But the natural right to ancestral land, as righteous as it may sound, does not automatically mean that the government does not have constitutional power to relocate people for a project of national significance and for the benefit of the most. Even though there is a vast socio-cultural difference between the US and Bangladesh, the recent case of the Denver International Airport is a case in point. The creation of the 34,000-acre airport required relocation of many farmers who cultivated the lands there for generations.

In general, history is fraught with the examples of state patronage of mega projects as image-building tools. Nehru created the planned city of Chandigarh in Indian Punjab not only to compensate the loss of Lahore to Pakistani Punjab, but also to present a modern India to the world. In the 1980s, Francois Mitterrand sought to reverse the depleting French cultural pride through his sponsorship of Grands Travaux, a series of mega architectural projects that now dot Paris, including the city's cultural heart, the Grand Louvre. More recently, India's burgeoning global stature is complemented by the Delhi Metro, the capital's new high-tech underground train.

So what went wrong at Arial Beel?

First, the mind-numbing speed of the project left the nation gasping for some persuasion acts. Why so quickly and why here? The project was hardly allowed any gestation period and, thus, it smacked of a top-down autocratic attitude. From environmentalists and development communities to the media and general citizens, the majority reacted to the project with bafflement from the beginning. Within weeks in January, public mood tilted toward resentment. One can't be absolutely sure how much of the angry mass demonstration against the airport project was political instigation. But it didn't matter anymore. The project died a quick death in the public imagination since it appeared every bit anti-people and incompatible with democratic ideals.

Second, the government prematurely assumed that the people around Arial Beel would embrace this project with open arms and ear-to-ear grin. No, they didn't. Because Dhaka's decision-makers hardly explained to them how an airport in their midst was any better than their piece of land to which they have deep economic (no matter how meagre) and psychological ties. The airplane may be a symbol of progress, but to an empty stomach it is just another giant irrelevance. Incentives, such as 40 percent of the airport jobs would go to the locals or 30 percent of the housing units at the proposed Bangabandhu City would be allocated to the evicted people, might have created pockets of sympathy for the project. Alas, there was no reassuring message of the rehabilitation of displaced people but there was glamorous chattering about an ultramodern city next to the airport.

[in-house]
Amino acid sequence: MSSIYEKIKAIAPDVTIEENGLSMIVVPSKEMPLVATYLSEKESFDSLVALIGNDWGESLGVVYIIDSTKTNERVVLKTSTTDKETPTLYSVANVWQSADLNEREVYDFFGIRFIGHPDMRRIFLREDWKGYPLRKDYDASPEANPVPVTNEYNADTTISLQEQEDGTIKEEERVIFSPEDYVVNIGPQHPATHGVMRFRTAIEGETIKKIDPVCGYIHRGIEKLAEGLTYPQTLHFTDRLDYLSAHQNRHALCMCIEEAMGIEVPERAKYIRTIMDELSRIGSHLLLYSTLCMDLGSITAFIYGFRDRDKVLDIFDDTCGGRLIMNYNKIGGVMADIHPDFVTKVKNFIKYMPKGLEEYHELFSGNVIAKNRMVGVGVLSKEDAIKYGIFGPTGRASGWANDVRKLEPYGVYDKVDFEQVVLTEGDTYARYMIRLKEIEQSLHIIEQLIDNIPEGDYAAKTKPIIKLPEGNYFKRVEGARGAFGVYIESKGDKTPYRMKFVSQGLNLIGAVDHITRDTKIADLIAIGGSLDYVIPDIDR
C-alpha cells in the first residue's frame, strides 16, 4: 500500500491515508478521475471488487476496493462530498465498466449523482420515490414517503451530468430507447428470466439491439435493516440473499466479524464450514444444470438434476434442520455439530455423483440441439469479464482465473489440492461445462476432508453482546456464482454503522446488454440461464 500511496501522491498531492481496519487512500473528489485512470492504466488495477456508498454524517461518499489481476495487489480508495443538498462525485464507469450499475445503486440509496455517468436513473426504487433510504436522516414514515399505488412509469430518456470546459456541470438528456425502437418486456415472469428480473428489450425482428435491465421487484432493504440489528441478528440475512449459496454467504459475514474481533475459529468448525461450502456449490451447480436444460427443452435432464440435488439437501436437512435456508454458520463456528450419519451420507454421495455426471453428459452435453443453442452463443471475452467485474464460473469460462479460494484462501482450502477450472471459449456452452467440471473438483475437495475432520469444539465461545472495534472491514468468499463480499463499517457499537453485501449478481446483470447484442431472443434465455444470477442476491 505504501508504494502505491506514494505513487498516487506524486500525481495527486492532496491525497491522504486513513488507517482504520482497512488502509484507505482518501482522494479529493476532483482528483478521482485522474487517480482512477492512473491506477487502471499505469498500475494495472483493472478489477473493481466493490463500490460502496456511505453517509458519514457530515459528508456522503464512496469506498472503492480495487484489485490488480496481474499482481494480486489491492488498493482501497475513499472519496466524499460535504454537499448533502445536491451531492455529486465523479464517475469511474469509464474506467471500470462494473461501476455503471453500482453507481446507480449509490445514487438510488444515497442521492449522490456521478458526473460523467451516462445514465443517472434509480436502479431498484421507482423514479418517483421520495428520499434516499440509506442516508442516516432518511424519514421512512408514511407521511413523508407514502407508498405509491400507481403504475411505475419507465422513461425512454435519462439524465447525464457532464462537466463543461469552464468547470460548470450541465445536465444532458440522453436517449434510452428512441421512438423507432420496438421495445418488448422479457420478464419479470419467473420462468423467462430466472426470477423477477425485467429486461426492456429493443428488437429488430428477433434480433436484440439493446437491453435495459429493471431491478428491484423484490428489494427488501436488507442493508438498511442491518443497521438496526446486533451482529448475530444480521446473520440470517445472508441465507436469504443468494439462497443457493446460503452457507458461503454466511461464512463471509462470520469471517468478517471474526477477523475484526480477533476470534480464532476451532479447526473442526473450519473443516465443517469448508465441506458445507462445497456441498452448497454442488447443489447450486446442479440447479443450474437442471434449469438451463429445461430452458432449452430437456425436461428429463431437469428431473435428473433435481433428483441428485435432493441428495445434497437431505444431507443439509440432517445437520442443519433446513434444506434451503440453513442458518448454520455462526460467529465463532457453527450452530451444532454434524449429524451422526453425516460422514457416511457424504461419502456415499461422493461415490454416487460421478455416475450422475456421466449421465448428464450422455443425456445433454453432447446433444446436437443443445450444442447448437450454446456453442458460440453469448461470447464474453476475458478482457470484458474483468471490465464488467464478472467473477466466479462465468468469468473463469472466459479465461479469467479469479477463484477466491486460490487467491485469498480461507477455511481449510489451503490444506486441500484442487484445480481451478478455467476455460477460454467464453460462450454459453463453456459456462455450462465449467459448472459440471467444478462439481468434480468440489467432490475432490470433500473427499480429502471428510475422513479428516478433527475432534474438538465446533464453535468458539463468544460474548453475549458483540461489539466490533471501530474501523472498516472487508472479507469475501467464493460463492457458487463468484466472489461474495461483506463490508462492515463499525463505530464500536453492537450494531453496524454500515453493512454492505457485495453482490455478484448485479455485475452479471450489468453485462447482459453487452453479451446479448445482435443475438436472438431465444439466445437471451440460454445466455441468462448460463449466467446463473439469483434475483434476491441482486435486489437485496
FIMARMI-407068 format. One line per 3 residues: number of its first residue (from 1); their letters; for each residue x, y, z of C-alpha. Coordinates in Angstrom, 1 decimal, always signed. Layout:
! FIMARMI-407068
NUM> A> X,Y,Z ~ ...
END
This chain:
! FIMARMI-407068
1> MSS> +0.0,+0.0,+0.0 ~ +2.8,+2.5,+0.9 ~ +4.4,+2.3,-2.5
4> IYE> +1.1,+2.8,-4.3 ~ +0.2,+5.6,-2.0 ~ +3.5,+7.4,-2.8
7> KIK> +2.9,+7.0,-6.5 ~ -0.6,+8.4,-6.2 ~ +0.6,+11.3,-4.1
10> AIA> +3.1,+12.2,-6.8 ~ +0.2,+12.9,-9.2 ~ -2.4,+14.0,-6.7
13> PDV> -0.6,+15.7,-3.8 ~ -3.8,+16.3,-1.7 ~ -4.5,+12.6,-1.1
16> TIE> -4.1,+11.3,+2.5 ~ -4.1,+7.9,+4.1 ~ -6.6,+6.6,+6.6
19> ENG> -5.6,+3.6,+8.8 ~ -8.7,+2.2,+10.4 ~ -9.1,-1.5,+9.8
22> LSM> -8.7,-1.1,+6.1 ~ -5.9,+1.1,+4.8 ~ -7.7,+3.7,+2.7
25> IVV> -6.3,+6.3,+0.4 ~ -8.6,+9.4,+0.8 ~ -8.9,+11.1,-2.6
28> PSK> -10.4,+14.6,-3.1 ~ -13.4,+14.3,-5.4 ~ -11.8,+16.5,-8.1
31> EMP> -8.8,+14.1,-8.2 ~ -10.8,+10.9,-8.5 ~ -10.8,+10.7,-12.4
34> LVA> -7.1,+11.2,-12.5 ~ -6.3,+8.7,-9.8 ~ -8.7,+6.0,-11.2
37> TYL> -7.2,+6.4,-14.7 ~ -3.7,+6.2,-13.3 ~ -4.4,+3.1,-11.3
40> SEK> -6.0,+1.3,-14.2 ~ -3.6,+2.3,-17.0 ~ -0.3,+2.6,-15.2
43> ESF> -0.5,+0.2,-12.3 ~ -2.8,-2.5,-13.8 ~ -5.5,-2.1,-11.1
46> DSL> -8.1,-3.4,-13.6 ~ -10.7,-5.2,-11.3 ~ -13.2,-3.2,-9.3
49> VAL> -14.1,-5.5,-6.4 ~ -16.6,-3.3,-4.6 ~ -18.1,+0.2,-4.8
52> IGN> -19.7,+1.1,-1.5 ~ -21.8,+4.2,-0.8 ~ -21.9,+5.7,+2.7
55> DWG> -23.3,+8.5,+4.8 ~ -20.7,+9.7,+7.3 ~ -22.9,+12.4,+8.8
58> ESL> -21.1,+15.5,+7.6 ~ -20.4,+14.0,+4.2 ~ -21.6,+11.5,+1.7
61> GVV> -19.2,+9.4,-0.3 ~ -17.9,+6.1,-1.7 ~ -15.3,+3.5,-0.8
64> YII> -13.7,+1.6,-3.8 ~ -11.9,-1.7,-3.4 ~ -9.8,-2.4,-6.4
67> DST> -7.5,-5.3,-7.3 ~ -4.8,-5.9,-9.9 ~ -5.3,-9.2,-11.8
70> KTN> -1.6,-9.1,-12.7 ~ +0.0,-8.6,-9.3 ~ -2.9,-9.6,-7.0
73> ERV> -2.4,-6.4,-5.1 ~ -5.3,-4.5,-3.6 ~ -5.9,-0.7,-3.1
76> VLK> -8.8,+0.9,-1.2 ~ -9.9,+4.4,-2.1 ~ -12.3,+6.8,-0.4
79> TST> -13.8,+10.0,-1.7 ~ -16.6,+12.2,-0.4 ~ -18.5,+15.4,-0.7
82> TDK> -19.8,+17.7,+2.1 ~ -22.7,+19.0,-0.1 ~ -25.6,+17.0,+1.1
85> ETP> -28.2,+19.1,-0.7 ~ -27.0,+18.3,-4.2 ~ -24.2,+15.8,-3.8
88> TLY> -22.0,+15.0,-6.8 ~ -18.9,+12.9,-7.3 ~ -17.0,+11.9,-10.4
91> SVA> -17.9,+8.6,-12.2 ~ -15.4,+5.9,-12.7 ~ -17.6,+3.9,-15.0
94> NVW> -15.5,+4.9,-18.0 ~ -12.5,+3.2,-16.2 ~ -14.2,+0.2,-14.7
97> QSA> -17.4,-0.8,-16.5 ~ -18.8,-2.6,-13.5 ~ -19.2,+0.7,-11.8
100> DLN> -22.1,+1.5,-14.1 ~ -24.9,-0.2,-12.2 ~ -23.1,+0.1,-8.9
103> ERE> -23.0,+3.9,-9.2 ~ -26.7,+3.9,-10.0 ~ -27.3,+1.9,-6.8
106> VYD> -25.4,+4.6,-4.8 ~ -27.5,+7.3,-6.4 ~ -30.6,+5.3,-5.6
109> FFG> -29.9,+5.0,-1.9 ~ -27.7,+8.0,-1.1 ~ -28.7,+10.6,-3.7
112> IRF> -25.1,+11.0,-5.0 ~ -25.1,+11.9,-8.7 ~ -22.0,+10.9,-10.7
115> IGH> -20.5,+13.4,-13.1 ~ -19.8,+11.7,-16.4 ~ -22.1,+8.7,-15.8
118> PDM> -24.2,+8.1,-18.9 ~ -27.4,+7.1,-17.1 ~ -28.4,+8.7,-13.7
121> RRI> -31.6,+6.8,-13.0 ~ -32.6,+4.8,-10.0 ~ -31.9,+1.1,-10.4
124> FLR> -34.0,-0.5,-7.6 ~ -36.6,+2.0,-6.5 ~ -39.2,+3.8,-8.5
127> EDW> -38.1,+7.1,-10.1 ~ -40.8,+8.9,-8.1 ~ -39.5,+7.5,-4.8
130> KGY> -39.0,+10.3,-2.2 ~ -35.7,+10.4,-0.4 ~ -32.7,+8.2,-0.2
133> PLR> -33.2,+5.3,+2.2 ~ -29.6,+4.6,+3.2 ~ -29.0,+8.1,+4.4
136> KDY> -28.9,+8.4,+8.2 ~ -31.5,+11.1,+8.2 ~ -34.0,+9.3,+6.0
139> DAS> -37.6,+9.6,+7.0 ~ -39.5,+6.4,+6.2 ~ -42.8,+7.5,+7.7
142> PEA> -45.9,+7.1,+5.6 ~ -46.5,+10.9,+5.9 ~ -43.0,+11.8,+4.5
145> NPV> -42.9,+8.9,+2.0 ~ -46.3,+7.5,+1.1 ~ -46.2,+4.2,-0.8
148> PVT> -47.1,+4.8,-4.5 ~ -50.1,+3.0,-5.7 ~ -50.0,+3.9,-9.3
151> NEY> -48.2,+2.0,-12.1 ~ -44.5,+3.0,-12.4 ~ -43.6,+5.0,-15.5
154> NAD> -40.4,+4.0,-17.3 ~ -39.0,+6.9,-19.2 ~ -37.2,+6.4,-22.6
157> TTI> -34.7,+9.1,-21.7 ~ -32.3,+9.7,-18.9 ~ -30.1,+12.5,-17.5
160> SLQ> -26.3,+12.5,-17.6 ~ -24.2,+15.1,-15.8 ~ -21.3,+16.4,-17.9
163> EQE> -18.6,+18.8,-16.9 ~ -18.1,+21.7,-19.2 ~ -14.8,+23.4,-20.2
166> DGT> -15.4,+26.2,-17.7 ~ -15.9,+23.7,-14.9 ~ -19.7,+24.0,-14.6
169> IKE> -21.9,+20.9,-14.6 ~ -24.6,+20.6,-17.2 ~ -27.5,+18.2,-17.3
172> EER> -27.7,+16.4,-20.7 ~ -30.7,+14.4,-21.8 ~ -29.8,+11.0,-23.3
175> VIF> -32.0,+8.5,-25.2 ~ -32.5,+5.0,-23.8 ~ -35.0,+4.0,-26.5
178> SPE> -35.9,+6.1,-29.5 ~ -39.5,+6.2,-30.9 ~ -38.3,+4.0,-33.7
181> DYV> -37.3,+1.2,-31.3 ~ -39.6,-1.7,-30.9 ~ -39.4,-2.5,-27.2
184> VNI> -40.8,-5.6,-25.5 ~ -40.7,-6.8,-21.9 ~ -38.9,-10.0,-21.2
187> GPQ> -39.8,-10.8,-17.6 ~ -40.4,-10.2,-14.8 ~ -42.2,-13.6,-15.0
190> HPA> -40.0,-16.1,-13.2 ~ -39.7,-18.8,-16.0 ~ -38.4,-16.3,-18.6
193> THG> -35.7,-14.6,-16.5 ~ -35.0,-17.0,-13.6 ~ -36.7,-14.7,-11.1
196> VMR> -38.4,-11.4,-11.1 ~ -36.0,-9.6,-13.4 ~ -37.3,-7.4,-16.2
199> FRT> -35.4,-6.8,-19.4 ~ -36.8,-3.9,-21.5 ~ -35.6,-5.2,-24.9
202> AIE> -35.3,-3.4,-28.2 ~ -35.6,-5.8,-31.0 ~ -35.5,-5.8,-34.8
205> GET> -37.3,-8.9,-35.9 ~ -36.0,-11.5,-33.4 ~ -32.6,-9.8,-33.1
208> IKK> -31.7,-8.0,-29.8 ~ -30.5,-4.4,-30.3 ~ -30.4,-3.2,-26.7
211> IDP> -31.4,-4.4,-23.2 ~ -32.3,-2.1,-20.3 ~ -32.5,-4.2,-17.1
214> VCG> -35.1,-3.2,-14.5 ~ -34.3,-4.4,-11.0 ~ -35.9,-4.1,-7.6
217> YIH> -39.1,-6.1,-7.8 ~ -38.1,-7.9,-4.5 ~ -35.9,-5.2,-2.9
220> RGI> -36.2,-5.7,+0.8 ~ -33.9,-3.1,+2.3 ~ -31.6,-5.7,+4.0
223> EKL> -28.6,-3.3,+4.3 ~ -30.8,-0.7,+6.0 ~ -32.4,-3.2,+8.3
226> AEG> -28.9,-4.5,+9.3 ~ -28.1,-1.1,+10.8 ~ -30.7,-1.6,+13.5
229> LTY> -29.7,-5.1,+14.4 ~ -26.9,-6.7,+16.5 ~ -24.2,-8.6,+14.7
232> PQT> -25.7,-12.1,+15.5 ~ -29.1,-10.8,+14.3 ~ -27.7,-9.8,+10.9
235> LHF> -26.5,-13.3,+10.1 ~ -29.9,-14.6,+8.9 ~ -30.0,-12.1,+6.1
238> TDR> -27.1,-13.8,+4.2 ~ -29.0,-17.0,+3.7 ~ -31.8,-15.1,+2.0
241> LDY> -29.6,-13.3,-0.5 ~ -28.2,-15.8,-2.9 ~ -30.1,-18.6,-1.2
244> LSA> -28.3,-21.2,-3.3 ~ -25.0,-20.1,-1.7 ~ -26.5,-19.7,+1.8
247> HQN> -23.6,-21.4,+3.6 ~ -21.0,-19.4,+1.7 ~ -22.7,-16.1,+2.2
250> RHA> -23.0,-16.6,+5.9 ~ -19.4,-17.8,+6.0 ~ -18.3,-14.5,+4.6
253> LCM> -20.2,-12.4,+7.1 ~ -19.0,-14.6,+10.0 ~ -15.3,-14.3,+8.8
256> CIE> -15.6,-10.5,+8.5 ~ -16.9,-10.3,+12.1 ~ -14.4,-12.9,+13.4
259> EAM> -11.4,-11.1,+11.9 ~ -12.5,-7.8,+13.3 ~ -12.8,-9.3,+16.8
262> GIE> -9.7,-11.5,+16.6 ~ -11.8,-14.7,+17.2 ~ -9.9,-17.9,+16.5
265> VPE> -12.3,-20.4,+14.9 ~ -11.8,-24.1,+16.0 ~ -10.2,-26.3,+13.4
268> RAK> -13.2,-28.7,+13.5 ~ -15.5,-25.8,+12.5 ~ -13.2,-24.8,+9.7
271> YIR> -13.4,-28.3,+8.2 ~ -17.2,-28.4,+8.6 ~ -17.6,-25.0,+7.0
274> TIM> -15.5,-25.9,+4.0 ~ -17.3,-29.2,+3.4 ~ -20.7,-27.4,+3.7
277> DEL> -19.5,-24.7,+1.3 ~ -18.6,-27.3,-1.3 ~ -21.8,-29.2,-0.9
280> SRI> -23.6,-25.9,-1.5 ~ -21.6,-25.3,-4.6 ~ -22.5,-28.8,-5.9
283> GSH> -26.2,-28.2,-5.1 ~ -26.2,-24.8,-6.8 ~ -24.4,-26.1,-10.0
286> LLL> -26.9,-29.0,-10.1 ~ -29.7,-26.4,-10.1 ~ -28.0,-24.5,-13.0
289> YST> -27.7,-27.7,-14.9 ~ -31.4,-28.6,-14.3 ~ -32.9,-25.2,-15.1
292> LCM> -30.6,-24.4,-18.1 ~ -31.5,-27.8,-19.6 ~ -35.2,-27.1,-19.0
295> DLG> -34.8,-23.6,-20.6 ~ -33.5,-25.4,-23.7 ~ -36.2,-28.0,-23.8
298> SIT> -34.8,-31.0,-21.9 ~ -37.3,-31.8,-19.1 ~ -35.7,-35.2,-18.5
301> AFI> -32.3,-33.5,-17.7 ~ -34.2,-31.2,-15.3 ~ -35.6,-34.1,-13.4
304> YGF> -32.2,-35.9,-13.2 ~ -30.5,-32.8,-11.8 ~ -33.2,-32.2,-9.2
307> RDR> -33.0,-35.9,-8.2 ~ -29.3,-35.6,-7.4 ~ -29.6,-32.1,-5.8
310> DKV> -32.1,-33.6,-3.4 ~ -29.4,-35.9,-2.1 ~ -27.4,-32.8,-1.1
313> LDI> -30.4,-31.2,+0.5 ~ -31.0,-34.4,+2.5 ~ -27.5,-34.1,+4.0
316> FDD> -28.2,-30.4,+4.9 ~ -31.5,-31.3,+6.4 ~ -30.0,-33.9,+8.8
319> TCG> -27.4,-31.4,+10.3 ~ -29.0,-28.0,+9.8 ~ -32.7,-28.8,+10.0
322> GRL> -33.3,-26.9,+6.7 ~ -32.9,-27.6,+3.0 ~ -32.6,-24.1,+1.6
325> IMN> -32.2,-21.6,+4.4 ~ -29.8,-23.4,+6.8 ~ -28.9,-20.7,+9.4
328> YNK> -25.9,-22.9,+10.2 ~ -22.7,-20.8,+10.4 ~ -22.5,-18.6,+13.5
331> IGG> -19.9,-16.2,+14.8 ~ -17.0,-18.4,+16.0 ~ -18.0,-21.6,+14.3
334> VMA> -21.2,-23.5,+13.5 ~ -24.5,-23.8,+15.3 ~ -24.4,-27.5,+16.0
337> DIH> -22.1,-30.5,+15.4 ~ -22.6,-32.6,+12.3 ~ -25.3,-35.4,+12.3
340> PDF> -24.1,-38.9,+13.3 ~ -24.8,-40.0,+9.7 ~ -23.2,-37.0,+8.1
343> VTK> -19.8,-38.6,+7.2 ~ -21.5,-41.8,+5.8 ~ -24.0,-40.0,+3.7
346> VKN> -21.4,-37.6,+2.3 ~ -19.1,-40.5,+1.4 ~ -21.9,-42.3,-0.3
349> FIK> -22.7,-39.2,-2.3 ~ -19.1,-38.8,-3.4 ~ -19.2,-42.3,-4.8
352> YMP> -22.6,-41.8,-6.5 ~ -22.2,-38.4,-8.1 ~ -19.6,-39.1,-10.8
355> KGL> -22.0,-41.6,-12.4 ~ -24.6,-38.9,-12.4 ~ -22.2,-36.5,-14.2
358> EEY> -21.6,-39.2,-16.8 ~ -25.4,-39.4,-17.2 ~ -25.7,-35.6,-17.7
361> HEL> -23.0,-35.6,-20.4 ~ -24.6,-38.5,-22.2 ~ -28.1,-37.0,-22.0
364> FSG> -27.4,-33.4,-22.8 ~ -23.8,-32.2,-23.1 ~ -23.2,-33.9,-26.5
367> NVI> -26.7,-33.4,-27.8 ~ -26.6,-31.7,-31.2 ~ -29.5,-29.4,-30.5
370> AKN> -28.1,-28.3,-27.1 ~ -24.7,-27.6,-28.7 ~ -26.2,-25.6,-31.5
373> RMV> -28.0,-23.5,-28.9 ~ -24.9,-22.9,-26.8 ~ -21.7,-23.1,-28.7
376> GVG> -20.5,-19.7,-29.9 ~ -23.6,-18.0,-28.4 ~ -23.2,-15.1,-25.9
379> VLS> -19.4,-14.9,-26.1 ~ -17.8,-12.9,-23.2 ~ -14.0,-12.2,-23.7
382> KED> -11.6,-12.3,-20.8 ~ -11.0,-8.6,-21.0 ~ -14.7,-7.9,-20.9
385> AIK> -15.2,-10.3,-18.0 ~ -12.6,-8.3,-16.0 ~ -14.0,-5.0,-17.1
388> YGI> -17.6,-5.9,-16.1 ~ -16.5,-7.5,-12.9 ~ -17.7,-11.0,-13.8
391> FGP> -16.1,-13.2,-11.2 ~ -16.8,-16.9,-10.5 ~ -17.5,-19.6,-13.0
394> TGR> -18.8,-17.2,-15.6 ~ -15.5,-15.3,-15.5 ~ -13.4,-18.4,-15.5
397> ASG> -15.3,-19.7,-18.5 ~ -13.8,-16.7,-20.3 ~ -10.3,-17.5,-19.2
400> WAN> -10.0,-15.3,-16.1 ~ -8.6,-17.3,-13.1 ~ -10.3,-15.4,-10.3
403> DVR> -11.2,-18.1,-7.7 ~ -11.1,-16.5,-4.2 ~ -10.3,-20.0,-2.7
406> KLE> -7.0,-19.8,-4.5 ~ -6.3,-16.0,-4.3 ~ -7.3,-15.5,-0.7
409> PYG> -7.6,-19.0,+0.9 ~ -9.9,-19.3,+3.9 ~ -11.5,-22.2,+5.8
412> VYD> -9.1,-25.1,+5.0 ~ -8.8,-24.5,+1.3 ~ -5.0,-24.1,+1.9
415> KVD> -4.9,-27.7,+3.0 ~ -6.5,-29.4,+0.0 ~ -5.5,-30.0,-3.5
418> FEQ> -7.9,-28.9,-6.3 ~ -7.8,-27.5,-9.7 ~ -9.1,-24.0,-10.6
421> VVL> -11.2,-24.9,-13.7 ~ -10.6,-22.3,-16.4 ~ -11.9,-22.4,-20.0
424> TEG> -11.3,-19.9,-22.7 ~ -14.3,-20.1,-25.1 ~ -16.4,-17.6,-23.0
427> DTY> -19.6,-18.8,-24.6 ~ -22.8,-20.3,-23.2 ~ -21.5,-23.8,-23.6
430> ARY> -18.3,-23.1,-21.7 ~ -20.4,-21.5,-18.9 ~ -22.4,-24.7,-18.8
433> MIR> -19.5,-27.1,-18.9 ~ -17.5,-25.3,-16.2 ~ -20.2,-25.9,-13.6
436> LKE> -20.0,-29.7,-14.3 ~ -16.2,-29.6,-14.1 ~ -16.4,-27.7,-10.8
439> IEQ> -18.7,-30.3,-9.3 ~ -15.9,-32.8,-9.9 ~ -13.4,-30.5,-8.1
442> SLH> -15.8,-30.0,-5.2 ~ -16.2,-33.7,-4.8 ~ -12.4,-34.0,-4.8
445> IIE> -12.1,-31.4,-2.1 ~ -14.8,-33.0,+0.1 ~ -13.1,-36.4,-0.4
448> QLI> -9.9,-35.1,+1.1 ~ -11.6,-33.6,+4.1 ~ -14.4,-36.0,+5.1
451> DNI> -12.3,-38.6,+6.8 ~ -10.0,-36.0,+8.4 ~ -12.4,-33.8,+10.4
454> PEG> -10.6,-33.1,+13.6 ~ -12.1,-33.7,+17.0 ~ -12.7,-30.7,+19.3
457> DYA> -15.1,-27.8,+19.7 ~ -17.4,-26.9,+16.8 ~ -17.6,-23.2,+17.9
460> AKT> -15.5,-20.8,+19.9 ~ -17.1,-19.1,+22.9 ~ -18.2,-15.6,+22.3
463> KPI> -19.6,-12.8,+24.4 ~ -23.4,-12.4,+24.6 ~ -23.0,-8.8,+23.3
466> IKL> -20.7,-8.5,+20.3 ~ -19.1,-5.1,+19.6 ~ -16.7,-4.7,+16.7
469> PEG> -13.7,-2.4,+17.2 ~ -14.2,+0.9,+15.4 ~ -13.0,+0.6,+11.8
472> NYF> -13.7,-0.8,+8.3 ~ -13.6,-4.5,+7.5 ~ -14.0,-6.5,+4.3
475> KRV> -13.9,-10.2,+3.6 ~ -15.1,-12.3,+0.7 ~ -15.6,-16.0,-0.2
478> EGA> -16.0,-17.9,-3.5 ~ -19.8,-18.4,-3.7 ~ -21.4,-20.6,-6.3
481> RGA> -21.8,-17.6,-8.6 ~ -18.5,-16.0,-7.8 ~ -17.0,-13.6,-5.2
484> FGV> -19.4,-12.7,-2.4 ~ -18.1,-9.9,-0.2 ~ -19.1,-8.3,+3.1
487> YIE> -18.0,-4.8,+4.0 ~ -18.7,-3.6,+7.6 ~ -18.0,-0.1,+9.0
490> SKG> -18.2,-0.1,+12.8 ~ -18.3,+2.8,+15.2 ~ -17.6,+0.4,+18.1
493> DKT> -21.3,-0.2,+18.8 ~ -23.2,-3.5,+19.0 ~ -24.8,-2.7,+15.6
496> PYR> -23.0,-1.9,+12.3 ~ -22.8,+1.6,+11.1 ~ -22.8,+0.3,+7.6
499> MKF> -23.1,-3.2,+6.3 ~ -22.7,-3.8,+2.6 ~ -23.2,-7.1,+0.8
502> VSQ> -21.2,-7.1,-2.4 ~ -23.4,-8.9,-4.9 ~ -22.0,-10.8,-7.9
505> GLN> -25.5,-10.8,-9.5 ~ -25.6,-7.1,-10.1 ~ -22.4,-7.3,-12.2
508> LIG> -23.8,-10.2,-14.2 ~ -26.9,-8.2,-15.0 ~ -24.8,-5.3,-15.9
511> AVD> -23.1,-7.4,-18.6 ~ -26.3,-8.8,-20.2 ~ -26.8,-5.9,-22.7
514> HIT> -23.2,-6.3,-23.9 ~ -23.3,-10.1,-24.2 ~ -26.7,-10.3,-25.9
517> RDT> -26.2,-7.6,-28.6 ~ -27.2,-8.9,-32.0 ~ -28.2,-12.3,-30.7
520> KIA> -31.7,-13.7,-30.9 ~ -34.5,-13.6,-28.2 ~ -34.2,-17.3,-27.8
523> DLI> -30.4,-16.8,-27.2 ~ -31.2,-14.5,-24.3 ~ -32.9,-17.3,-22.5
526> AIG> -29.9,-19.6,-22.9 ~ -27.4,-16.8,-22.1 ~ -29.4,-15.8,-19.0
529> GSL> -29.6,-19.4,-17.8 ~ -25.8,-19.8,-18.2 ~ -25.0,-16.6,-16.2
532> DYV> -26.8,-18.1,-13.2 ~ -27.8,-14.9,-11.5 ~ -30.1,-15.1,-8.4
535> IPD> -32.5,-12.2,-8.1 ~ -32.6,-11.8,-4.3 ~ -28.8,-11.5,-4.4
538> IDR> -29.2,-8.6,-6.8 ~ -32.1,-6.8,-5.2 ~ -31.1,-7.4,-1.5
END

The Arial Beel project was a glaring example of failed public diplomacy. I wish the prime minister were more cautious to approve the project by simply seeing Joynal Abedin Talukdar's (chief of the cell for the proposed airport) fancy multimedia presentation at her office. It would have certainly helped if she paid multiple visits to the Arial Beel area and shared her ideas with the local people in town-hall style meetings (although I remain opposed to an airport in environmentally important wetlands).

Third, that no environmental impact assessment and technical feasibility studies were done before the announcement of the project in an ecologically rich site failed to garner the support of professional communities. There is a laundry list of things-to-do before the decision to implement a mega project (like an airport) could be made, such as: land-use planning; operational and security aspect; interference with existing road network; impacts from earthwork; hydraulic works; structural requirements; impacts on historical and archaeological resources; environmental impacts; and air pollution and noise impacts. Without any preliminary studies of these factors the project seemed whimsical, especially when the country is becoming much more environmentally conscious.

The prime minister's respect for the people's demand that the project be taken somewhere else is admirable. Yet her quick announcement that the project will be built on the other bank of the Padma came as a shock. Based on what considerations? The political quirkiness of the Arial Beel's unbuilt airport seems to have already pervaded the other bank of the Padma, which is hardly a geographic vacuum where just about anything could be dropped by a bureaucratic decree from Dhaka. This is a real place with its own geographical features, and human characters that may not like to be simply told that they are the lucky recipient of a brand-new airport. They may care more about their fishing nets or boats or plows than a Boeing.


Dr. Adnan Morshed, Associate Professor, School of Architecture and Planning, the Catholic University of America, Washington, DC.